Although it is too soon to plan the agenda in detail, what we can say is that this conference will be an opportunity one year on from Lisbon to evaluate the state of play in the handover process and map out the road that will take us to the end of 2014. We will also discuss how the international community should remain committed to the country in the long term, after 2014. We intend the Bonn Conference to provide an impetus which will support the political process in Afghanistan.
After years in which the international community’s efforts in Afghanistan often lacked coordination, we now see everybody pulling in the same direction. We intend to do all that is necessary to ensure that Afghanistan, scarred and fragmented by decades of conflict in an explosive region of the world, will never again be a safe haven for terrorists.
We are working to bring peace, security and a degree of prosperity to a country which has in recent history known only war, instability and extreme poverty. Germany, as a responsible member of the global community and the transatlantic alliance, has been dedicated to this task from the outset. We therefore intend to ask this House again in January 2011 to extend the mandate for the Bundeswehr’s deployment as part of ISAF.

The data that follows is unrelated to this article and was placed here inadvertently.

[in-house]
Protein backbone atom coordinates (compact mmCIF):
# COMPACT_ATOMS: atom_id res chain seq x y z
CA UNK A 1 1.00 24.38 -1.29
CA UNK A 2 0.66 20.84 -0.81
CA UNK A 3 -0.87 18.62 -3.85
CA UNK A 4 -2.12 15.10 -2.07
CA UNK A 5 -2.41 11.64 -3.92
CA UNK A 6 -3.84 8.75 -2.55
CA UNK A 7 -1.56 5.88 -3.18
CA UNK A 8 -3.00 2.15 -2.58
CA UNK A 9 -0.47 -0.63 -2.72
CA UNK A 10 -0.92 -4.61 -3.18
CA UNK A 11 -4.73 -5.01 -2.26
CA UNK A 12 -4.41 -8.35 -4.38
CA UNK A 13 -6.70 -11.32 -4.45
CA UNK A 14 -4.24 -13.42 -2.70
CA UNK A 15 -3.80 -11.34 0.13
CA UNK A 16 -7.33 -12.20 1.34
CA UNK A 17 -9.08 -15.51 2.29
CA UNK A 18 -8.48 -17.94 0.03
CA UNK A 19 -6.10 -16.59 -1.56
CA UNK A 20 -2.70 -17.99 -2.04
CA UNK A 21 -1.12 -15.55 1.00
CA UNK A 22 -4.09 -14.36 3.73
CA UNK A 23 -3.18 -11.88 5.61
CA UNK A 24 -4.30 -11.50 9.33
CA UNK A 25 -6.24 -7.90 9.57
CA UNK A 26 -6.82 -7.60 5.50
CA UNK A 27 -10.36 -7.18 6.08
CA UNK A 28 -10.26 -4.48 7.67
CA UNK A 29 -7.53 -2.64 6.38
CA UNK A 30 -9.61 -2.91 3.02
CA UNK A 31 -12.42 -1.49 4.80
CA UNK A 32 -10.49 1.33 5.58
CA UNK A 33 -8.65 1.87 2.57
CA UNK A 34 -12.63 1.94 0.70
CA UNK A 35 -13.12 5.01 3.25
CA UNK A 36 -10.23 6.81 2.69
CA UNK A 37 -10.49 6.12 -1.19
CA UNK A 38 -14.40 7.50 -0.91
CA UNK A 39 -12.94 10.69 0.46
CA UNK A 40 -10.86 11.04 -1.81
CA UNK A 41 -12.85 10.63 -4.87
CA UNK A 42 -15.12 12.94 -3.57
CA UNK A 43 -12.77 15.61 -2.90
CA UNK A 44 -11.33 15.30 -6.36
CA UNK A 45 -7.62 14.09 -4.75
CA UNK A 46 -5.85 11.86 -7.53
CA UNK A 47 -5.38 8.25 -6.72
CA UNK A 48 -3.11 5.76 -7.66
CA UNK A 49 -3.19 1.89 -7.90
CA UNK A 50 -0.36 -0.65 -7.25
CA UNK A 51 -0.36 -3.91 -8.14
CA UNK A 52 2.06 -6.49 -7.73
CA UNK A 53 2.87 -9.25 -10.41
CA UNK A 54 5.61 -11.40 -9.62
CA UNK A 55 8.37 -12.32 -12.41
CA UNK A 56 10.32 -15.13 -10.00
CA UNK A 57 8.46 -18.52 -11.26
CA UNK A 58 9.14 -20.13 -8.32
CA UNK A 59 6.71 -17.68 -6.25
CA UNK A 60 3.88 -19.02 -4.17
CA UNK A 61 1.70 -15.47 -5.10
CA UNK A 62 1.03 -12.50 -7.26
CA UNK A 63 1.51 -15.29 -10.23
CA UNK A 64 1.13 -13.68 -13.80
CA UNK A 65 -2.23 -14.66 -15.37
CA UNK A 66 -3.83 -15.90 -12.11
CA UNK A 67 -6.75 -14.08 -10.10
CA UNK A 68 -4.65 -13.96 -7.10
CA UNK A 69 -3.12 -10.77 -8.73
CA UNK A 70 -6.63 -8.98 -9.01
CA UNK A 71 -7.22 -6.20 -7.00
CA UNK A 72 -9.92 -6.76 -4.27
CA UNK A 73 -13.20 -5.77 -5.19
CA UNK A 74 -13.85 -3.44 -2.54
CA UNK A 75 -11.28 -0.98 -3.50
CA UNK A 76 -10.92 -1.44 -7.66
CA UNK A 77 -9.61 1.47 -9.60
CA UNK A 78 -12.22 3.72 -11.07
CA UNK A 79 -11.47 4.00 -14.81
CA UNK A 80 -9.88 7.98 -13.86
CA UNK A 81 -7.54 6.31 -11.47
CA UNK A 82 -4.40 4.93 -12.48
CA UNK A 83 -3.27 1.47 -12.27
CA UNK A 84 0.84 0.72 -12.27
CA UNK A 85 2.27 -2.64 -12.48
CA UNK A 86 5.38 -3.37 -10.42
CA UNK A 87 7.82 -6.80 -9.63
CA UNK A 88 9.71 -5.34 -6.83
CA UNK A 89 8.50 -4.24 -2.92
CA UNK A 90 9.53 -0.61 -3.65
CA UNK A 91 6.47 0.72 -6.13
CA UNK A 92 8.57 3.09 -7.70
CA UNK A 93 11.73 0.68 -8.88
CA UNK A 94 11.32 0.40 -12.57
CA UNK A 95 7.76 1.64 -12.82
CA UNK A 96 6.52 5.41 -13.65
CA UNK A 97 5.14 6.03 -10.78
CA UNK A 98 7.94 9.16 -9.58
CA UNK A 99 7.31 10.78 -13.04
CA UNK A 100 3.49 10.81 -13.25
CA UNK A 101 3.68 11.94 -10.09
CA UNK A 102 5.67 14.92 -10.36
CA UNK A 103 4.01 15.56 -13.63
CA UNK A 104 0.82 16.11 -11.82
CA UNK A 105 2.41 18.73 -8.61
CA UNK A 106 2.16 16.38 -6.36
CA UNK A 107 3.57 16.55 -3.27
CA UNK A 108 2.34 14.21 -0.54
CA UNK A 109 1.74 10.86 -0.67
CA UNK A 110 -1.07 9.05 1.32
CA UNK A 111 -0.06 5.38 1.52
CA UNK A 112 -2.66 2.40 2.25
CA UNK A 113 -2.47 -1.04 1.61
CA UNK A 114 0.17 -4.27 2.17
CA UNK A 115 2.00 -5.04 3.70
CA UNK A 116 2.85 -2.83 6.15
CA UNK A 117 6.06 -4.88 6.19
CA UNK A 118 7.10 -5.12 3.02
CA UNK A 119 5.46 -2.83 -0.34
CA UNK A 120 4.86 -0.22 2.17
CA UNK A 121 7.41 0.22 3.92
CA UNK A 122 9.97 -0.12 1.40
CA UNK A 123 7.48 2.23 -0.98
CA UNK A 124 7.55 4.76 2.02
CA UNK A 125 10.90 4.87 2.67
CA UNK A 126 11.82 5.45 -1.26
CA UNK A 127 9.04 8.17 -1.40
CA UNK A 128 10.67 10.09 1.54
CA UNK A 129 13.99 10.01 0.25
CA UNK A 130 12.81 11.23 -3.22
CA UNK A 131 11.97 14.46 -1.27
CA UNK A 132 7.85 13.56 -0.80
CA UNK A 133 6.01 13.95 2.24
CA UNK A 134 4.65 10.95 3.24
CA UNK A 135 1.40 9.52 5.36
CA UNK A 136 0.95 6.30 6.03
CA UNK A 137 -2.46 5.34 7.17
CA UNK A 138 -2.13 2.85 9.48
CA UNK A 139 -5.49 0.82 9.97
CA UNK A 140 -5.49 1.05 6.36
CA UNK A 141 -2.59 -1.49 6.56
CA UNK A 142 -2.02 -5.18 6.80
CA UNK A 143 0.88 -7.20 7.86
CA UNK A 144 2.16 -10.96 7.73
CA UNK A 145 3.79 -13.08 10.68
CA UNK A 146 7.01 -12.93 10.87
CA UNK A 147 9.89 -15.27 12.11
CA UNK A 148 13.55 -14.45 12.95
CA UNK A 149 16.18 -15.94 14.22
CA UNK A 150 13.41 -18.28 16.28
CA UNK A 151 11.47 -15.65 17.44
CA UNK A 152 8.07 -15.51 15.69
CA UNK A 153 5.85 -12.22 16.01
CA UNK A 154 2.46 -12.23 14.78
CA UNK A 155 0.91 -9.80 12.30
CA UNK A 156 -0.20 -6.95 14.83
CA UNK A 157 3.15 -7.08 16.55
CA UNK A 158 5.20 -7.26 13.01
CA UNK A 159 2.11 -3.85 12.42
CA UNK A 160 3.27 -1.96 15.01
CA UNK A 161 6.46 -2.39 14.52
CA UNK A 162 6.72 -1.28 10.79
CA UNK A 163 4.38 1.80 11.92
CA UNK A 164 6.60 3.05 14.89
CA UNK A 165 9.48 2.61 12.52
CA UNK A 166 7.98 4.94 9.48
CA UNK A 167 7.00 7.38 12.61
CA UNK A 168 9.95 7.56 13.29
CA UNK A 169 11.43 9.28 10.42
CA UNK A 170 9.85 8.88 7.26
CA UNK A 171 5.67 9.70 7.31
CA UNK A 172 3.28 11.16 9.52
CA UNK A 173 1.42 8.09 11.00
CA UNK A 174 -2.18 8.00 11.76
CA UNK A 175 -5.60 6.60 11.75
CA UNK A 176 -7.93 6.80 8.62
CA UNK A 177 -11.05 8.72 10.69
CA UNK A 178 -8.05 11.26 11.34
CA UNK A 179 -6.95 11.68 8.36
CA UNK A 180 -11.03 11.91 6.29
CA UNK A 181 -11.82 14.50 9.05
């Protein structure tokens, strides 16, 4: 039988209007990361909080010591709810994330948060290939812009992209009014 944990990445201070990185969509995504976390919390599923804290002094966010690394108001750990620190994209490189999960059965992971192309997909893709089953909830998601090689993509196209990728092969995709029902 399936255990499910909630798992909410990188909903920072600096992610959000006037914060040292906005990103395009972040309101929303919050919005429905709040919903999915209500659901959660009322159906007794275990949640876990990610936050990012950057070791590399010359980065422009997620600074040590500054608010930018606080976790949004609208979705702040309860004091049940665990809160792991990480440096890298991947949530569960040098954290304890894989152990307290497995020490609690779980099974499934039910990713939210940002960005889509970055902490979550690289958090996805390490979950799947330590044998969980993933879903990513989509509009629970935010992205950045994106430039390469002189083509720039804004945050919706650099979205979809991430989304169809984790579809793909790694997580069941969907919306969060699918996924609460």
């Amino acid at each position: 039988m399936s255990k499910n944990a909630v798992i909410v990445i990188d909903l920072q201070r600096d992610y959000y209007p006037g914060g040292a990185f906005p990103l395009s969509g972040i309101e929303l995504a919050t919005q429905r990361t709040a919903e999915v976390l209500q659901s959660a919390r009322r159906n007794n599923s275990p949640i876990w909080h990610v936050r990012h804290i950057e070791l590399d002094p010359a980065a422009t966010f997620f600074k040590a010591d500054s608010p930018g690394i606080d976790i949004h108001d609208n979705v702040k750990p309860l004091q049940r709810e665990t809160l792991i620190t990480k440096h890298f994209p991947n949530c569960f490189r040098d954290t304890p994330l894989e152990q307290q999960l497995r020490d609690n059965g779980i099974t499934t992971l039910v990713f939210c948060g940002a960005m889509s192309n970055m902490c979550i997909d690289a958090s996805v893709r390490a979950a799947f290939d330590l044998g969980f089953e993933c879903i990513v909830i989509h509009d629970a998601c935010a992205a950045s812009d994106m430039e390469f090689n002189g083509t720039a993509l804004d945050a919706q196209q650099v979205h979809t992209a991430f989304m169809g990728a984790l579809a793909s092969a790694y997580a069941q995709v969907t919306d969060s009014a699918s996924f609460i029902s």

I would like to turn to the brave men and women of the Bundeswehr, many of whose eyes are upon us at this time. Our thanks go out to you for your work. We are proud of what you are doing. For many of you, the pressures of your mission will not even be relieved by your return home, since you will still need to process so much of what you have seen. I think this House can let the men and women serving in Afghanistan know what pride we have in them.
More than 60 Members of this House as well as its President have visited Afghanistan this year.
Both Bundestag and Government support this mission. This year, five Federal Ministers went to the country, the Federal Minister of Defence alone visiting seven times.
This high level of presence and frequency of visits are evidence of interest and sympathy. It provides support for our men and women in Afghanistan. That much is clear: on my visits, I see for myself again and again that our men and women in the Bundeswehr need and want that support.
An honest assessment of the situation today shows us a mixed picture of some light and still far too much shade. There are nonetheless grounds for confidence that we will be able to attain our objectives.
When we have done so, we will not only have increased our own, European and global security, but also given millions of Afghans the chance of a somewhat better life. Our responsibility for our own country and also for Afghanistan compels us to fulfil this task.
Thank you very much for your attention.